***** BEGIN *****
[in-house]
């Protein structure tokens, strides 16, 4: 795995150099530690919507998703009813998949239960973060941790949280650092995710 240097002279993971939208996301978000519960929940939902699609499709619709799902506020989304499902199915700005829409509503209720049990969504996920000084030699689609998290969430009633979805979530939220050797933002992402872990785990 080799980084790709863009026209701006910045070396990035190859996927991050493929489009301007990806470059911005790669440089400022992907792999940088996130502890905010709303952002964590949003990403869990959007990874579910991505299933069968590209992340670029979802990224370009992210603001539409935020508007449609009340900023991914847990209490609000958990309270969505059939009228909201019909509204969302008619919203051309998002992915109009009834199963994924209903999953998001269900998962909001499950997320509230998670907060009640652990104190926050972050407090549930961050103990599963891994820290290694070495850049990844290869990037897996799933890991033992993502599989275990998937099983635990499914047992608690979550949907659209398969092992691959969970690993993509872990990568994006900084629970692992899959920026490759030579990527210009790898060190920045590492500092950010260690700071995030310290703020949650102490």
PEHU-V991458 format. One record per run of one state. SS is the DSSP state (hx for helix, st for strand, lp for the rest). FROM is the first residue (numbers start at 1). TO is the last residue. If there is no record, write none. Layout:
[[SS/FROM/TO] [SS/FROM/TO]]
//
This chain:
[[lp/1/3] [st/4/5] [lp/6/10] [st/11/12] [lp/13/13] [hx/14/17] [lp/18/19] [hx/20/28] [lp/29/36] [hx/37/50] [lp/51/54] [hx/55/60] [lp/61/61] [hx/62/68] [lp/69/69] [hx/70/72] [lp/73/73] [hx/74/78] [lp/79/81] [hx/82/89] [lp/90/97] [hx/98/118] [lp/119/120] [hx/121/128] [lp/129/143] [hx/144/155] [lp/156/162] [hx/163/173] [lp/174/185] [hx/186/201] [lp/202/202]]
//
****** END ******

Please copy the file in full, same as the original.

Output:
[in-house]
């Protein structure tokens, strides 16, 4: 795995150099530690919507998703009813998949239960973060941790949280650092995710 240097002279993971939208996301978000519960929940939902699609499709619709799902506020989304499902199915700005829409509503209720049990969504996920000084030699689609998290969430009633979805979530939220050797933002992402872990785990 080799980084790709863009026209701006910045070396990035190859996927991050493929489009301007990806470059911005790669440089400022992907792999940088996130502890905010709303952002964590949003990403869990959007990874579910991505299933069968590209992340670029979802990224370009992210603001539409935020508007449609009340900023991914847990209490609000958990309270969505059939009228909201019909509204969302008619919203051309998002992915109009009834199963994924209903999953998001269900998962909001499950997320509230998670907060009640652990104190926050972050407090549930961050103990599963891994820290290694070495850049990844290869990037897996799933890991033992993502599989275990998937099983635990499914047992608690979550949907659209398969092992691959969970690993993509872990990568994006900084629970692992899959920026490759030579990527210009790898060190920045590492500092950010260690700071995030310290703020949650102490």
PEHU-V991458 format. One record per run of one state. SS is the DSSP state (hx for helix, st for strand, lp for the rest). FROM is the first residue (numbers start at 1). TO is the last residue. If there is no record, write none. Layout:
[[SS/FROM/TO] [SS/FROM/TO]]
//
This chain:
[[lp/1/3] [st/4/5] [lp/6/10] [st/11/12] [lp/13/13] [hx/14/17] [lp/18/19] [hx/20/28] [lp/29/36] [hx/37/50] [lp/51/54] [hx/55/60] [lp/61/61] [hx/62/68] [lp/69/69] [hx/70/72] [lp/73/73] [hx/74/78] [lp/79/81] [hx/82/89] [lp/90/97] [hx/98/118] [lp/119/120] [hx/121/128] [lp/129/143] [hx/144/155] [lp/156/162] [hx/163/173] [lp/174/185] [hx/186/201] [lp/202/202]]
//